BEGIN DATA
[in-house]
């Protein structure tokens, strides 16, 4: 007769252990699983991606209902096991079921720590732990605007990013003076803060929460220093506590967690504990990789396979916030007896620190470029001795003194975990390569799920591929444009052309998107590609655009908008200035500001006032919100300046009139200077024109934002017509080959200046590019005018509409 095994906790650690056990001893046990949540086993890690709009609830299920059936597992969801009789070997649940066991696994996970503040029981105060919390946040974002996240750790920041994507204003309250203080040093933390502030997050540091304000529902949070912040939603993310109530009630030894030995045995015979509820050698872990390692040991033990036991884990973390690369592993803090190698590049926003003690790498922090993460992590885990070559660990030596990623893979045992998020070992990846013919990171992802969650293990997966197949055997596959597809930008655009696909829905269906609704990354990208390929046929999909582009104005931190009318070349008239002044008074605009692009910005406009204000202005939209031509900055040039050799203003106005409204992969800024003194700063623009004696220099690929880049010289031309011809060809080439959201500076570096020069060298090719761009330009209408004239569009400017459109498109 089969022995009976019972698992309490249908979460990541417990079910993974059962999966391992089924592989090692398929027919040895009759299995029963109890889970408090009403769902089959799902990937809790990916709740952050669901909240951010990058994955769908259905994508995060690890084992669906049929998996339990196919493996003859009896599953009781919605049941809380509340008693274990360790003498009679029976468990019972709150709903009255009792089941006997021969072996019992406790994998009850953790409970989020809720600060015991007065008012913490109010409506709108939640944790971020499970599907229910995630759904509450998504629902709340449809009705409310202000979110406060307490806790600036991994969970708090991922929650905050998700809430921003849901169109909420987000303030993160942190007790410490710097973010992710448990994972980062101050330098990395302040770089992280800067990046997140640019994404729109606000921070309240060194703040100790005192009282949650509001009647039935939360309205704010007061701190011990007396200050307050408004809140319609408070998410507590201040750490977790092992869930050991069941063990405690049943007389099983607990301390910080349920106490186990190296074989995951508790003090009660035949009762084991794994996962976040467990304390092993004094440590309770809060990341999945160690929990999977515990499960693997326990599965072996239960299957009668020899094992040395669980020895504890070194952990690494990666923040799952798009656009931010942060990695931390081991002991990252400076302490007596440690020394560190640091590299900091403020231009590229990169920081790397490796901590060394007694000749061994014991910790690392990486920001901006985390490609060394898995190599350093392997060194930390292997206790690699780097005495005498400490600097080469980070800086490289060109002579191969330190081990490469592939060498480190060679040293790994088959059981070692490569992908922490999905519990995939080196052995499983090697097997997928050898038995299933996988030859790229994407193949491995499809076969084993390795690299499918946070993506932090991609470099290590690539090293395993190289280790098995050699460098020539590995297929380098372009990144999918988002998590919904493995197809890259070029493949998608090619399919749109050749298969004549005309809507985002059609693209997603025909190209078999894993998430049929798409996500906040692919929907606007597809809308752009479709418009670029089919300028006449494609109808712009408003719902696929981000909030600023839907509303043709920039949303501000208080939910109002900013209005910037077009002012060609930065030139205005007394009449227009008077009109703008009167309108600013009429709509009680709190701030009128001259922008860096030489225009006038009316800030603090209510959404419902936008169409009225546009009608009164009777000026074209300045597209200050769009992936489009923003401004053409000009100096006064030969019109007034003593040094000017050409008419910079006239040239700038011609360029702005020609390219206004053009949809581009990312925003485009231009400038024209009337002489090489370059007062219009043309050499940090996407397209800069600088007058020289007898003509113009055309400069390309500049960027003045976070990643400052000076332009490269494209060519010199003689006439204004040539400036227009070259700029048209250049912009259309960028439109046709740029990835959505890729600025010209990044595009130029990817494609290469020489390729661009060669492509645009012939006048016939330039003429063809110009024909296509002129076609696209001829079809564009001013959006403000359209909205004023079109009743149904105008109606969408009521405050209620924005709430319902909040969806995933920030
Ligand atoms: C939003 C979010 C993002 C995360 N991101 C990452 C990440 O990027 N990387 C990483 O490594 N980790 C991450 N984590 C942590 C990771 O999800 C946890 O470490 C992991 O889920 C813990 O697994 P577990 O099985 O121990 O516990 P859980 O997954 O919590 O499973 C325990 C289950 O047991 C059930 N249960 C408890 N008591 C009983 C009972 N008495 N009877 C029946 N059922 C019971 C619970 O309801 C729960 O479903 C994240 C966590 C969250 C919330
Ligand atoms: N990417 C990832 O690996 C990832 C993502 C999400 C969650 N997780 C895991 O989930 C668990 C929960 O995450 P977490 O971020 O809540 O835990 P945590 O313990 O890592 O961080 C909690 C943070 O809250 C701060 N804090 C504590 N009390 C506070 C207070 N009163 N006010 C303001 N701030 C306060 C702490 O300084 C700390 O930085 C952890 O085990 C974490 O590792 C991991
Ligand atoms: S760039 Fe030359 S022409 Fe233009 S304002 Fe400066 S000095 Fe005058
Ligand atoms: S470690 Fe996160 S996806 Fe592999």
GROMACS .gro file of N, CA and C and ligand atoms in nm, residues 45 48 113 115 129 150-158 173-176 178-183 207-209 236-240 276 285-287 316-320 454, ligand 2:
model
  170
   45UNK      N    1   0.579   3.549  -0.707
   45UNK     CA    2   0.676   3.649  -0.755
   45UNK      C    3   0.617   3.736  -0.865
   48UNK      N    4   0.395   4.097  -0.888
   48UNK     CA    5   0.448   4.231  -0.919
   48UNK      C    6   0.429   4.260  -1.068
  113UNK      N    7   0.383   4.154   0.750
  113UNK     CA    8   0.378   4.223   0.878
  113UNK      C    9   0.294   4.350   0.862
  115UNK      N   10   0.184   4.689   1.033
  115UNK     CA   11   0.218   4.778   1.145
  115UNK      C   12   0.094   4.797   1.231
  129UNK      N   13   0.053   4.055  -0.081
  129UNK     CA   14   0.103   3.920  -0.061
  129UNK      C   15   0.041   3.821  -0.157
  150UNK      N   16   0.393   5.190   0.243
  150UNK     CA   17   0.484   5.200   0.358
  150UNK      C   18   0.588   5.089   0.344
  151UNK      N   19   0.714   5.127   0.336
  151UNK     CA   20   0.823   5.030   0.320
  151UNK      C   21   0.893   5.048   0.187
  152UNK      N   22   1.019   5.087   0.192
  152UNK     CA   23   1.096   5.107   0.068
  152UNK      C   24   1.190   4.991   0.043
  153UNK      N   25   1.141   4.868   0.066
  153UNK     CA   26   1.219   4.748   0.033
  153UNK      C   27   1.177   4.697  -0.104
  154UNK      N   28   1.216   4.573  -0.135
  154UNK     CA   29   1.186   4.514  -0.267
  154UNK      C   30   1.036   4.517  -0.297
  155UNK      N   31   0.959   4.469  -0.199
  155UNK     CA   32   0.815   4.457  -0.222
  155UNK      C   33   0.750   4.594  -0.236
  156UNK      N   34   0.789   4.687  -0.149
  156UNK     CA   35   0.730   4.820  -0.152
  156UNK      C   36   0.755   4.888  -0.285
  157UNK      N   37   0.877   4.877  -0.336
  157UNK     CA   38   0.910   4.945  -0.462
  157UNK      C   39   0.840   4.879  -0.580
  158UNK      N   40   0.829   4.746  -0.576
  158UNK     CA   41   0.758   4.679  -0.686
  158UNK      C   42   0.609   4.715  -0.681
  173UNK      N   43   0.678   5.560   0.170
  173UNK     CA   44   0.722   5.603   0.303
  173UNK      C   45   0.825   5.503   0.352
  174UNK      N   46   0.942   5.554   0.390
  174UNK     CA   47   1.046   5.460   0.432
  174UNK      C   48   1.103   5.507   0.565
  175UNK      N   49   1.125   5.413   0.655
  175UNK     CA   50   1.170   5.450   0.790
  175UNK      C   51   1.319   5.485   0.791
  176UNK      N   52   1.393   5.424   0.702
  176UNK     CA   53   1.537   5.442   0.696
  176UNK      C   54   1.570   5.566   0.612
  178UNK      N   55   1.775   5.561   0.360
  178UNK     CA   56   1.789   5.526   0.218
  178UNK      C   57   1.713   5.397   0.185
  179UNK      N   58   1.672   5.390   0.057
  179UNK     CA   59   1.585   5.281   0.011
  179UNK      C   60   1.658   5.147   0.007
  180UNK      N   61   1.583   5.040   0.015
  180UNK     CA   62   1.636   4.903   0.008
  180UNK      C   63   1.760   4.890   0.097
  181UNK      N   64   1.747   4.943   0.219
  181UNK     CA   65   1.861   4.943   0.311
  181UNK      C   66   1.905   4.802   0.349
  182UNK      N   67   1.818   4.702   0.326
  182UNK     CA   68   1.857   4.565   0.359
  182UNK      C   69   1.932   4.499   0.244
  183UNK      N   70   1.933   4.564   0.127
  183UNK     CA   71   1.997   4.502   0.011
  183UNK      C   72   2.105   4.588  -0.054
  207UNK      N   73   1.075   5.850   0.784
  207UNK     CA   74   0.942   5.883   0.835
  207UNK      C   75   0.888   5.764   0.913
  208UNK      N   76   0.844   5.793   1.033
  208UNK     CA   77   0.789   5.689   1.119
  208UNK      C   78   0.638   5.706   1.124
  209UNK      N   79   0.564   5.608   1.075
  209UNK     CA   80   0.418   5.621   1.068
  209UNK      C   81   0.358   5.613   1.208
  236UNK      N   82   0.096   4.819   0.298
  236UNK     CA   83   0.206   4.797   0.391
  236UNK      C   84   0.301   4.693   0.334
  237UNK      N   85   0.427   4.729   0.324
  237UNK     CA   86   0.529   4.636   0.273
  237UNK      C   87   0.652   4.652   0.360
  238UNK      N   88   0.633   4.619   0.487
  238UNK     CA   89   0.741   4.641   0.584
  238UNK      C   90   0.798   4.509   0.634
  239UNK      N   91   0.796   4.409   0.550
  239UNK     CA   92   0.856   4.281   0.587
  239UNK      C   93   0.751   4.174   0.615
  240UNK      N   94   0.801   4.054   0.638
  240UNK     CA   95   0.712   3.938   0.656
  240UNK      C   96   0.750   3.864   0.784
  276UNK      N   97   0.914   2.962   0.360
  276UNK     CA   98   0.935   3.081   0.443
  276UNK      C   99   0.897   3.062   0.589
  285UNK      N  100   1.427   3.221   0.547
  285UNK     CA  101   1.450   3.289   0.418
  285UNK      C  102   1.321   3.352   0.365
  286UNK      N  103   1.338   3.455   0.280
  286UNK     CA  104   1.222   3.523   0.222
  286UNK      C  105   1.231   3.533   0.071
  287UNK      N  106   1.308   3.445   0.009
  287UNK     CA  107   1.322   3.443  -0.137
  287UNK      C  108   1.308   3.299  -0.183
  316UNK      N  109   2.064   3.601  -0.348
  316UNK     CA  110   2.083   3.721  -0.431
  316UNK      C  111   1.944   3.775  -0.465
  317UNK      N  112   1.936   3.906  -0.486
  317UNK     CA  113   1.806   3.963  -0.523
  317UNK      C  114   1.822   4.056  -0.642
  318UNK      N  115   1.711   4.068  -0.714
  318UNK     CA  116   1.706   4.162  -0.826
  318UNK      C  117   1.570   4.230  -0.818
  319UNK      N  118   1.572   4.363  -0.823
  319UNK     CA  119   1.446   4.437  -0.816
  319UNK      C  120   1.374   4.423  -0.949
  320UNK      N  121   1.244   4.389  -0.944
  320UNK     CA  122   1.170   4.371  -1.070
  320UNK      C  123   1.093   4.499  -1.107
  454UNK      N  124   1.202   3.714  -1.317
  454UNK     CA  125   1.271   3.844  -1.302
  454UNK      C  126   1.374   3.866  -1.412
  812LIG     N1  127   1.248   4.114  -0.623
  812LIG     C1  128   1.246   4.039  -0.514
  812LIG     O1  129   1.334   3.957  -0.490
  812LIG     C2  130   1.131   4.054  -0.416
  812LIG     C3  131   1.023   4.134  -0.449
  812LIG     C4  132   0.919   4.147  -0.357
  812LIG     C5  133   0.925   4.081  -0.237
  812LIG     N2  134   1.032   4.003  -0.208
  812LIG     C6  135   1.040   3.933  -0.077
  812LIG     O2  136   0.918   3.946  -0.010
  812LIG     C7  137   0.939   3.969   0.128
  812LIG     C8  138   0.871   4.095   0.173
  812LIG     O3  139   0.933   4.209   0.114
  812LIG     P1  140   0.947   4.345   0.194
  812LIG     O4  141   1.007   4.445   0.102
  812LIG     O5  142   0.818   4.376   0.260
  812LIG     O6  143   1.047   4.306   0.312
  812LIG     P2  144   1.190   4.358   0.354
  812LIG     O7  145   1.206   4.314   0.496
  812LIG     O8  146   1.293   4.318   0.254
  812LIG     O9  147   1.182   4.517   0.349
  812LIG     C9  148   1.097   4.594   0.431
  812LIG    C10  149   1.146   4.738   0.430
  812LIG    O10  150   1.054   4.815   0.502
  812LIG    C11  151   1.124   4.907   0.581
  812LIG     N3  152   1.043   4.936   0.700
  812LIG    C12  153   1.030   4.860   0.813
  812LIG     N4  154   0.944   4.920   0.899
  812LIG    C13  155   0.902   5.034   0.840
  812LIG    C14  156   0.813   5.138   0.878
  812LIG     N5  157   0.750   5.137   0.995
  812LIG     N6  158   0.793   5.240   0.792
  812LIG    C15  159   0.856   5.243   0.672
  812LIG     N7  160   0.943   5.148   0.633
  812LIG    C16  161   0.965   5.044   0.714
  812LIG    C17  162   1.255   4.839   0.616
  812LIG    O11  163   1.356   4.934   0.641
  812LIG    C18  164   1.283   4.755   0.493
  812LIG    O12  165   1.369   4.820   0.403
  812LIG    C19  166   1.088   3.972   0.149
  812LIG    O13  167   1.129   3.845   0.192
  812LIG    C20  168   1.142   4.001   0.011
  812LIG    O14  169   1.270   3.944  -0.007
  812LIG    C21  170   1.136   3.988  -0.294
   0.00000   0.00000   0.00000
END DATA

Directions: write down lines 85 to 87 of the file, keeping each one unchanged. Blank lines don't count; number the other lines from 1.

  208UNK      N   76   0.844   5.793   1.033
  208UNK     CA   77   0.789   5.689   1.119
  208UNK      C   78   0.638   5.706   1.124